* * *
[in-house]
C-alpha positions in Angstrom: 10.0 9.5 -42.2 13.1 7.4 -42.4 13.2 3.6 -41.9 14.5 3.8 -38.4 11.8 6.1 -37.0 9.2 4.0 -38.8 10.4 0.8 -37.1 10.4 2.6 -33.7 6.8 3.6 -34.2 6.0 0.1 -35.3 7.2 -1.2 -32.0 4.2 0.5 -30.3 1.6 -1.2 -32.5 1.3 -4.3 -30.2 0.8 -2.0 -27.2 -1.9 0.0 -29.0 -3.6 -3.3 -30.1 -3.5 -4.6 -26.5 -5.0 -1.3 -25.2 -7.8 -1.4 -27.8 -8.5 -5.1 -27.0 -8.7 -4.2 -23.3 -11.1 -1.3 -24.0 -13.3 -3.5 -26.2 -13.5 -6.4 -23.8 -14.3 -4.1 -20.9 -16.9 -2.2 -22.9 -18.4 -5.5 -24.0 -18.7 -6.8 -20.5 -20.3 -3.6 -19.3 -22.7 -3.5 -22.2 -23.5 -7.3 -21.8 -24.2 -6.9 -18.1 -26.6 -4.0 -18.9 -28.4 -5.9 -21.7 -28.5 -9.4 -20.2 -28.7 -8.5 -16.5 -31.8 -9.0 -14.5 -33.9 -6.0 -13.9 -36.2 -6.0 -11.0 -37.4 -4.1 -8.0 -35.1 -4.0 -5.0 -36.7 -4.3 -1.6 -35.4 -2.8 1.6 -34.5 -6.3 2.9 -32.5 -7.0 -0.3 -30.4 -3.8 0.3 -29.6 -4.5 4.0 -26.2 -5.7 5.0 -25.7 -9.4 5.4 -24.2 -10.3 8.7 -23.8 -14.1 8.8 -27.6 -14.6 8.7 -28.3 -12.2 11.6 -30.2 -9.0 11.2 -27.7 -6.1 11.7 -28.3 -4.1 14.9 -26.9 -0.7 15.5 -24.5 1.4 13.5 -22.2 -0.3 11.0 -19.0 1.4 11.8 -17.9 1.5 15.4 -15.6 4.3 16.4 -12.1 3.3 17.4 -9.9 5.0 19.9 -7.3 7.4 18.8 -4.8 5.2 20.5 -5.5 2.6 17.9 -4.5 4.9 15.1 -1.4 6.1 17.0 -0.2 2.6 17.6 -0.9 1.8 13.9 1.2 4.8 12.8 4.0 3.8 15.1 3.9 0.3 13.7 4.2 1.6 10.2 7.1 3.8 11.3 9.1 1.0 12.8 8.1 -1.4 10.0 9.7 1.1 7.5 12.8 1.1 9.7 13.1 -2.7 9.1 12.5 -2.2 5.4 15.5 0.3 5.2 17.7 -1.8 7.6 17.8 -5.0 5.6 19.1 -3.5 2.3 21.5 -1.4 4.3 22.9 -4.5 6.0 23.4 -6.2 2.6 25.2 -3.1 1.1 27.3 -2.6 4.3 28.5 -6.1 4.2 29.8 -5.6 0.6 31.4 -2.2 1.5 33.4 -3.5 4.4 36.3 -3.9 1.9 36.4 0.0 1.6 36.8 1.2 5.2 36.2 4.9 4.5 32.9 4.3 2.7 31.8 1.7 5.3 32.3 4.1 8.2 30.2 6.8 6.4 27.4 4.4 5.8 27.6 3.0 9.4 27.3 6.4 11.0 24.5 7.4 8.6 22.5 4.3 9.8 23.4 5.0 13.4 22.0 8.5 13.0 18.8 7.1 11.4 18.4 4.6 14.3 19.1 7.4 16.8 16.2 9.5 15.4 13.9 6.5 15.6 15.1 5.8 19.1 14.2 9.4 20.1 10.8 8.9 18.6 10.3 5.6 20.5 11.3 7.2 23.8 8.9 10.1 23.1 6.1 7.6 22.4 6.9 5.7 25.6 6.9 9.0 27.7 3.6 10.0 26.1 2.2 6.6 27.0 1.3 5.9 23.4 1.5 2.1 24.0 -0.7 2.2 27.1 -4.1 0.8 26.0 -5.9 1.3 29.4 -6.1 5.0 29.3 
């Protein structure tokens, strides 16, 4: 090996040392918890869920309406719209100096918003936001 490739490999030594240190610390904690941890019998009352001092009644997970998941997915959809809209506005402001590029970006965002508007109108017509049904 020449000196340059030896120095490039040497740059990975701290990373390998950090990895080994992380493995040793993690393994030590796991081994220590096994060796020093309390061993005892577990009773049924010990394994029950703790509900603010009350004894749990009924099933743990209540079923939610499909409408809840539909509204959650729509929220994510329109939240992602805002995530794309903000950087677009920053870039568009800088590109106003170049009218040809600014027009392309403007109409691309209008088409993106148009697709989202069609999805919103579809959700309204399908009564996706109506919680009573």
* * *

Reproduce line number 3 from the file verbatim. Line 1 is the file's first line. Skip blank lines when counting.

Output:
């Protein structure tokens, strides 16, 4: 090996040392918890869920309406719209100096918003936001 490739490999030594240190610390904690941890019998009352001092009644997970998941997915959809809209506005402001590029970006965002508007109108017509049904 020449000196340059030896120095490039040497740059990975701290990373390998950090990895080994992380493995040793993690393994030590796991081994220590096994060796020093309390061993005892577990009773049924010990394994029950703790509900603010009350004894749990009924099933743990209540079923939610499909409408809840539909509204959650729509929220994510329109939240992602805002995530794309903000950087677009920053870039568009800088590109106003170049009218040809600014027009392309403007109409691309209008088409993106148009697709989202069609999805919103579809959700309204399908009564996706109506919680009573």